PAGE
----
What the savings and loan crisis failed to accomplish in the
United States, a disgraced Luxembourg-based bank may now accomplish:
fundamental changes in the way accountants do their jobs.
Ever since the extent of the savings and loan mess became
apparent, government officials have been debating the proper role
of independent auditors in the fight against bank fraud.
Until recently, the accounting industry and business groups
have thwarted one proposal after another that would have required
some companies' private auditors to work more closely with the
But now, the scandal surrounding the Bank of Credit & Commerce
International (BCCI) is magnifying the comparisons between
regulatory safeguards in this country and in Britain, whose
authorities took the lead in seizing many operations of the
worldwide bank earlier this month.
In particular, policy makers are pointing to the unusual way
the bank's auditors at Price Waterhouse helped to expose the
scandal as proof that the fraud-fighting role of auditors in this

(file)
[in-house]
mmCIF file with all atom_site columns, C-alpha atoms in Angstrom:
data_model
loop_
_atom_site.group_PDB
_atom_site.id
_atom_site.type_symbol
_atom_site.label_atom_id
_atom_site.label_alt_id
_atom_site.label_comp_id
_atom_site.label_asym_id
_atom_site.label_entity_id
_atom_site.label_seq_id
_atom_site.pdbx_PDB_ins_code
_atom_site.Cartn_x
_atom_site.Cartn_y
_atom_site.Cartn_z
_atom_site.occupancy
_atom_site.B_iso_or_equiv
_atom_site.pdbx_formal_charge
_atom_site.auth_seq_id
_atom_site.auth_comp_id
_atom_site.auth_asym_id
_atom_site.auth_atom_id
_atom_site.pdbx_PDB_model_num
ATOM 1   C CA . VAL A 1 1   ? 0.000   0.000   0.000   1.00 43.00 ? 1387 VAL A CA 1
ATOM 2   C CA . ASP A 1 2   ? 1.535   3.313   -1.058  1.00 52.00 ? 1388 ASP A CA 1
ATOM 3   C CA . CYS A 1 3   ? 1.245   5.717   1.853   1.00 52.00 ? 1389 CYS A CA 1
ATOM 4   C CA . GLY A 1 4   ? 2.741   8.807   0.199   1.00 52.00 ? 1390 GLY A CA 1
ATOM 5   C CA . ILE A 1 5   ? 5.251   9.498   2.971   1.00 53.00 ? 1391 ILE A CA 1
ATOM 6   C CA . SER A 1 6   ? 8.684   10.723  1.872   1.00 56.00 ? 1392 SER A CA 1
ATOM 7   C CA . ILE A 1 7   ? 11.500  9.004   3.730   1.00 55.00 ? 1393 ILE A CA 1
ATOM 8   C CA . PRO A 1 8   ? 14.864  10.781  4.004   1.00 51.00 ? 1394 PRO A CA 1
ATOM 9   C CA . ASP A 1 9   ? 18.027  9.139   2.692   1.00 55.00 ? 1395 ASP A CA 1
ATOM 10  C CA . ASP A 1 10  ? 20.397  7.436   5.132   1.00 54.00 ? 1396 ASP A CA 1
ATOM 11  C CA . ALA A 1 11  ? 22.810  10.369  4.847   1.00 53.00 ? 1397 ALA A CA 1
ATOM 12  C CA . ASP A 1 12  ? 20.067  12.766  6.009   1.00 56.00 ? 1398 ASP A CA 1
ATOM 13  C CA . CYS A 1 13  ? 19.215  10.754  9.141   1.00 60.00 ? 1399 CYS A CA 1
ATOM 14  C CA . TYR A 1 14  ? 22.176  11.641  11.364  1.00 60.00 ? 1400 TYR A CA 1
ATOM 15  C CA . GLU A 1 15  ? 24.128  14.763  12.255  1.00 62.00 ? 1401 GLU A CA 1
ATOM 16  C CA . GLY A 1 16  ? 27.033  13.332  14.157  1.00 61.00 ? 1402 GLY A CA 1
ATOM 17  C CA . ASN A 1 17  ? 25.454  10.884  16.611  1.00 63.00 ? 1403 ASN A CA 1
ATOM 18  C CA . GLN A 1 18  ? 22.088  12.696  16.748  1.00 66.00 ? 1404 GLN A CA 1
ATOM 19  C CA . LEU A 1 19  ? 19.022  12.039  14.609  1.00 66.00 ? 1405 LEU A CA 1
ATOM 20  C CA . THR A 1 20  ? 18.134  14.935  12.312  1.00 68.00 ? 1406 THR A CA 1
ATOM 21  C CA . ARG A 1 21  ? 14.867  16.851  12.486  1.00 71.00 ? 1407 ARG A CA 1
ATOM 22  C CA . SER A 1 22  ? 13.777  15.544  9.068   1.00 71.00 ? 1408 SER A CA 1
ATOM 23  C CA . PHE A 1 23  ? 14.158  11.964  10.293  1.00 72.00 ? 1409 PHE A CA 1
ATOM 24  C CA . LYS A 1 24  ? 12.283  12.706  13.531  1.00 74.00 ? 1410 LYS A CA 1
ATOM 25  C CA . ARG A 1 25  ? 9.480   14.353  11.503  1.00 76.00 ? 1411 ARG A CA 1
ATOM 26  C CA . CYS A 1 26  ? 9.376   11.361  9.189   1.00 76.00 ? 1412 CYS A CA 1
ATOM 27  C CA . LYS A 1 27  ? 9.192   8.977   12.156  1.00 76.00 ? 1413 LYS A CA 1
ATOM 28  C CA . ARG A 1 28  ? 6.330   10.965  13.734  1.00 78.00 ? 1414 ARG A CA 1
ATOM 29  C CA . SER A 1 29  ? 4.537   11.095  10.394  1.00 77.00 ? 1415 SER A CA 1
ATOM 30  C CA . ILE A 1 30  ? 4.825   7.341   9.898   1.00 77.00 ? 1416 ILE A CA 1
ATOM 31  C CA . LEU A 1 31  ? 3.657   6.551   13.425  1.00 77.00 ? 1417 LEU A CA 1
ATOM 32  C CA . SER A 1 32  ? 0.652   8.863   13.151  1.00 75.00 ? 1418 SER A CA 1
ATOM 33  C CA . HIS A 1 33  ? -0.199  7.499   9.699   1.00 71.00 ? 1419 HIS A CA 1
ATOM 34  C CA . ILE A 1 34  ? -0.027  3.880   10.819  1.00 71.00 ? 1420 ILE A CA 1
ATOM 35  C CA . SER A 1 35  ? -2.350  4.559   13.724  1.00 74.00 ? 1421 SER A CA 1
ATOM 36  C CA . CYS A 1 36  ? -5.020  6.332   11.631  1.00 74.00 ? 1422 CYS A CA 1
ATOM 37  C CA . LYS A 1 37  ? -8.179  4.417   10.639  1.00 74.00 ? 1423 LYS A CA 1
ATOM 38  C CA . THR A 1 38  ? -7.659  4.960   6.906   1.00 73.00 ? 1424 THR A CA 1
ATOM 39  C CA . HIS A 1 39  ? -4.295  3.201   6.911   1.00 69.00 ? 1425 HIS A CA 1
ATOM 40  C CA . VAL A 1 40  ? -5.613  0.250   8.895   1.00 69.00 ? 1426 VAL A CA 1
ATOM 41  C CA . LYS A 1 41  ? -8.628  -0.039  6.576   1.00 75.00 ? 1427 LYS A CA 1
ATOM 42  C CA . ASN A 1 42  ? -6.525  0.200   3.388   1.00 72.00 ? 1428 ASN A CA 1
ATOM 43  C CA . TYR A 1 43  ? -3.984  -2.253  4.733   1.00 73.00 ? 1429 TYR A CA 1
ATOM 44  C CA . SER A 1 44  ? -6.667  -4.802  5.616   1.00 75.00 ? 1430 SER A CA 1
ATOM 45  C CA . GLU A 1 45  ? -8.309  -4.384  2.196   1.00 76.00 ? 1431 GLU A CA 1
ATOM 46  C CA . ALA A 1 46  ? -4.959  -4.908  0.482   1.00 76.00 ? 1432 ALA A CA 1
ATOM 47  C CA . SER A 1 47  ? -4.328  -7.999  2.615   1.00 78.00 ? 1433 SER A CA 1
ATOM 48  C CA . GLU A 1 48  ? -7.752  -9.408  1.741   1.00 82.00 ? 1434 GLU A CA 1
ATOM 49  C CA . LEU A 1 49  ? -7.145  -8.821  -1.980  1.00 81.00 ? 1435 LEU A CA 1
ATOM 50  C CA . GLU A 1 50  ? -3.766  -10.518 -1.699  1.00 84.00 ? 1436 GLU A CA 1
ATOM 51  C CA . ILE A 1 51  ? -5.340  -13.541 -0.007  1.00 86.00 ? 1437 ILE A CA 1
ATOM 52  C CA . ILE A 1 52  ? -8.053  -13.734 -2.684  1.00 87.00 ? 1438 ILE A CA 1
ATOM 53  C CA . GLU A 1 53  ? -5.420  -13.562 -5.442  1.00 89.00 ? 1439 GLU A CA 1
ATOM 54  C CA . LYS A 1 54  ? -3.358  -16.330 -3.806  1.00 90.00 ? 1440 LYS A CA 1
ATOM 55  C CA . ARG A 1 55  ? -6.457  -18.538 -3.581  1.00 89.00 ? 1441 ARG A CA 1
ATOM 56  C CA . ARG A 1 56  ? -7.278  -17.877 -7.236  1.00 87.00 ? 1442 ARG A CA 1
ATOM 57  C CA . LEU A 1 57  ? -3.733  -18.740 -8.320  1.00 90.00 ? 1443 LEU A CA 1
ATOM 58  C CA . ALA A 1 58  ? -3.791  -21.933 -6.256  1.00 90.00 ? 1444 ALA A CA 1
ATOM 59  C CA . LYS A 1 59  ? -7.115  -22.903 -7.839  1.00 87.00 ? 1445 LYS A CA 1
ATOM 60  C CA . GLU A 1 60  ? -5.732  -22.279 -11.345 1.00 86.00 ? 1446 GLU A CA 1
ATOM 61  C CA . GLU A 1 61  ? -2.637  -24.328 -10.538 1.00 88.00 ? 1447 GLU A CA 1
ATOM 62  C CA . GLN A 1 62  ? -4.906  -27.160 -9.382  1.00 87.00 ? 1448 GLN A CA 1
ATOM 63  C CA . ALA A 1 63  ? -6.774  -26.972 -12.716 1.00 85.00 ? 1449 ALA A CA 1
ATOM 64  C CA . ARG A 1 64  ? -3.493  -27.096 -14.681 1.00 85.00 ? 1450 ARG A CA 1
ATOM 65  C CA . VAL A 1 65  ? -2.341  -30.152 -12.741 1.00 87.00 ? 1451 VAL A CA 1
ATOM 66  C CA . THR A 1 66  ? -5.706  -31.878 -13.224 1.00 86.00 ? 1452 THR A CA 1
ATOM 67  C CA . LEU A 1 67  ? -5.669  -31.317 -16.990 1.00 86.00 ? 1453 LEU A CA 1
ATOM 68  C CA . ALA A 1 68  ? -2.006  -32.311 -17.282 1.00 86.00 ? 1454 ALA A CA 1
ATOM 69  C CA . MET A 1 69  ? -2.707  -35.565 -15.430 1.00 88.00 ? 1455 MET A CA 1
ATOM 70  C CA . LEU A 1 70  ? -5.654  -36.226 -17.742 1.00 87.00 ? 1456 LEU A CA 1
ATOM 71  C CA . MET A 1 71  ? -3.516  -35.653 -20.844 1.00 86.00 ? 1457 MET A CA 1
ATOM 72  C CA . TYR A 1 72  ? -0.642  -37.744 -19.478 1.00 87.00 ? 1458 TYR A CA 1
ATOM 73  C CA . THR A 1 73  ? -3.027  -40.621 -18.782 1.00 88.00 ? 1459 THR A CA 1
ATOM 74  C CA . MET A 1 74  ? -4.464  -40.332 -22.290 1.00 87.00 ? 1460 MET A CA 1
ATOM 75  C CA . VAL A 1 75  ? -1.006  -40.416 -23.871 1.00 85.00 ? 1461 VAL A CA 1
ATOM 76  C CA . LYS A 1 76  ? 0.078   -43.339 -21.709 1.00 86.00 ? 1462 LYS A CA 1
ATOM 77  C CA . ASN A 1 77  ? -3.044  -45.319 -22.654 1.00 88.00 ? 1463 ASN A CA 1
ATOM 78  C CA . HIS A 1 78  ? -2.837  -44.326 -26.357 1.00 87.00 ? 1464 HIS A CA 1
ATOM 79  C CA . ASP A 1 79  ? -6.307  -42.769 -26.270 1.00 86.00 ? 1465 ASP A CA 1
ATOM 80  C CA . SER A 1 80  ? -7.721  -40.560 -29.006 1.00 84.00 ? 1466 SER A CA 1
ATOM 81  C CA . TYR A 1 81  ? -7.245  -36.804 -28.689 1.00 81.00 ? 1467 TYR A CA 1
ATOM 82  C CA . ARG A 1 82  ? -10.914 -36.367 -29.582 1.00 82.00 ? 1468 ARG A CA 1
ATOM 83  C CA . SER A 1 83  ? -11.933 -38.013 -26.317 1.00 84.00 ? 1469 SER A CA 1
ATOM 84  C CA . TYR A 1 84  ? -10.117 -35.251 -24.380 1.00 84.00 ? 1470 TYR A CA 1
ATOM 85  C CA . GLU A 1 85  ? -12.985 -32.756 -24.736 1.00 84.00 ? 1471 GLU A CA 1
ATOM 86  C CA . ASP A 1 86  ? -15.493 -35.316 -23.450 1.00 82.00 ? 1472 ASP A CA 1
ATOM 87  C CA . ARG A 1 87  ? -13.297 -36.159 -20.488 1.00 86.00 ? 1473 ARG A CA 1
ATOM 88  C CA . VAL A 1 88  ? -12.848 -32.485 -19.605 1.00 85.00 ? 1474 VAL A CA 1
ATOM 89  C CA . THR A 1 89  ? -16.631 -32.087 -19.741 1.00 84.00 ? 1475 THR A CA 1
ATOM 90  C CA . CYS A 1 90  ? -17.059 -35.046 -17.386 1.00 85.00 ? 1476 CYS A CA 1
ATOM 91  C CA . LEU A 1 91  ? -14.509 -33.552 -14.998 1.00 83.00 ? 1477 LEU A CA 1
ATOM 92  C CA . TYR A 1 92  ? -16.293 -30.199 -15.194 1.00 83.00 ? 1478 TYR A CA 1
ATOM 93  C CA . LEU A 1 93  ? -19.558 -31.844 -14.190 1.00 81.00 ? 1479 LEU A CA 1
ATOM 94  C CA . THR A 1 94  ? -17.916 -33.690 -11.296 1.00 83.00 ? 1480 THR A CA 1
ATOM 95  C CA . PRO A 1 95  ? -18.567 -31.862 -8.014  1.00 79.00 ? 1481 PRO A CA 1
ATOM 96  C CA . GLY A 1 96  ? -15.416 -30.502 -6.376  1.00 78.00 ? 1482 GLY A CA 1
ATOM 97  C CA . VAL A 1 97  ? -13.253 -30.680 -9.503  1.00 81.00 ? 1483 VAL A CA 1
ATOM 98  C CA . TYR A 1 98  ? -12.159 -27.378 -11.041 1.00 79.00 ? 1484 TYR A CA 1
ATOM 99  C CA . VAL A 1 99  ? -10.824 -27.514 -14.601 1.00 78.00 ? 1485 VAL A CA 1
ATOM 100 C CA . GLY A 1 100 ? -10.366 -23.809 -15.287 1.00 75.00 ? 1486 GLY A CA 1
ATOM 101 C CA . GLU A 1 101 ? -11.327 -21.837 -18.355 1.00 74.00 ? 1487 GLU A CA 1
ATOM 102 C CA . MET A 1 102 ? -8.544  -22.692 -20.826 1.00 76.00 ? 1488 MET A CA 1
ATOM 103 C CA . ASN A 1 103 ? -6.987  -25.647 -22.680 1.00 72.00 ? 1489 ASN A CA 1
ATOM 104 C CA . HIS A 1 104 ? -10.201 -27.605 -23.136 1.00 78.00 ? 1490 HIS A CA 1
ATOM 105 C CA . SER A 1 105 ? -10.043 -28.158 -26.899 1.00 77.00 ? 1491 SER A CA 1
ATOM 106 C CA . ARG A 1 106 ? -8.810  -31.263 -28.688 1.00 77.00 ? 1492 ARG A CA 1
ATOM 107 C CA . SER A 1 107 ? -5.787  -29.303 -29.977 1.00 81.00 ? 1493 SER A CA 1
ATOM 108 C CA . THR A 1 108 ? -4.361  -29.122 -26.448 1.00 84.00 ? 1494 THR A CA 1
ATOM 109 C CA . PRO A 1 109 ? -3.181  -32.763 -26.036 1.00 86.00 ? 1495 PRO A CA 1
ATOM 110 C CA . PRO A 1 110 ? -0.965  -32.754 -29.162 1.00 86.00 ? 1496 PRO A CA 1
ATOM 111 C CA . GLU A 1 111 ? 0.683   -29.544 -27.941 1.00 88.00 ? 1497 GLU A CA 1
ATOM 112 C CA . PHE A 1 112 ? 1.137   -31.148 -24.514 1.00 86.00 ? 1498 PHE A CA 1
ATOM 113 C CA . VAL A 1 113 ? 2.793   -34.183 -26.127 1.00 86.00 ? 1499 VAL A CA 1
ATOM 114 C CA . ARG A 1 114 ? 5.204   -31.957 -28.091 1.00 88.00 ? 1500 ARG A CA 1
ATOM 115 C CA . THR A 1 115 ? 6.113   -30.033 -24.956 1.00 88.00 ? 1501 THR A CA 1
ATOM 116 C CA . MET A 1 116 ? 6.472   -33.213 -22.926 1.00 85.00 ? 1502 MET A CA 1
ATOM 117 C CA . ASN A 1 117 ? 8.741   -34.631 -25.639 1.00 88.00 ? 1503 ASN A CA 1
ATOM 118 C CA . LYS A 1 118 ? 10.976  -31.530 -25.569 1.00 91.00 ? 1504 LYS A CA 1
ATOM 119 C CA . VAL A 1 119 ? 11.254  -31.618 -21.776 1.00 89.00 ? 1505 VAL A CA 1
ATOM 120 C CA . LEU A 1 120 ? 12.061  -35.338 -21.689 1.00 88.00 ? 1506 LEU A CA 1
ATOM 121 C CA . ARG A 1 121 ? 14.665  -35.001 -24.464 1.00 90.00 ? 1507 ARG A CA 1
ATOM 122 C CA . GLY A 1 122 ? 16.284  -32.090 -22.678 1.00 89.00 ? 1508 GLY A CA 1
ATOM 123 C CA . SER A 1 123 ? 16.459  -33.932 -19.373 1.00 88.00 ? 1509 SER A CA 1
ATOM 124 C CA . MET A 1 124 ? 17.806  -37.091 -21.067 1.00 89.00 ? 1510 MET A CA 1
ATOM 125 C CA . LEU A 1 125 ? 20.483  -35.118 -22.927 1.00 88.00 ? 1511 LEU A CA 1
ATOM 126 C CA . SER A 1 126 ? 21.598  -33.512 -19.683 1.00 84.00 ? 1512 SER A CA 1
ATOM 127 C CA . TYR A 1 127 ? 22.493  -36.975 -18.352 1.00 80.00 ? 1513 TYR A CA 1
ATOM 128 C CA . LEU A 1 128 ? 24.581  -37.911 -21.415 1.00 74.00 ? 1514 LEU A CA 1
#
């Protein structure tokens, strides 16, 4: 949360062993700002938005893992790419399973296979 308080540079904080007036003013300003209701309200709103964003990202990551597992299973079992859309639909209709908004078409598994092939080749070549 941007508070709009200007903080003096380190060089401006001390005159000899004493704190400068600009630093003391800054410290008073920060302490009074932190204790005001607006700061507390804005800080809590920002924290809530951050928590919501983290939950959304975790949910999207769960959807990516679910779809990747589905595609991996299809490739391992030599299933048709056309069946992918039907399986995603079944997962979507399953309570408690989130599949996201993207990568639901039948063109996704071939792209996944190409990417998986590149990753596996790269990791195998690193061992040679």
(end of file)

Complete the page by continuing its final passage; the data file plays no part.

country should be expanded along the lines of the British
prototype, which itself was overhauled in 1987. And much to their
surprise, the accounting establishment is putting up less of a
fight than previous skirmishes over the same issue.
"Under certain circumstances, we can live with it," said Joseph
Moraglio, vice president of the American Institute of Certified
Public Accountants, espousing a relatively new position for the
What intrigues everyone on the two sides of the debate is the
blistering report that the prominent accounting firm wrote about
its client on June 27 at the request of the Bank of England,
Britain's chief bank regulator.
Price Waterhouse partners in London not only detailed the
apparent fraud, but also billed the client for the time they spent
on the investigation, as is their right under Britain's new law
governing bank auditors.
Such an investigative role would be unthinkable in the United
States, where auditors prize client confidentiality and have
limited legal and professional responsibility for blowing the
whistle on clients.
But in Britain, and to an extent in Germany and Switzerland, it
is an expected part of the job for any auditor who has banking
"BCCI is probably the best example where you can say the
Banking Act has worked, and worked well," said a Bank of England
spokesman who would not speak for attribution. …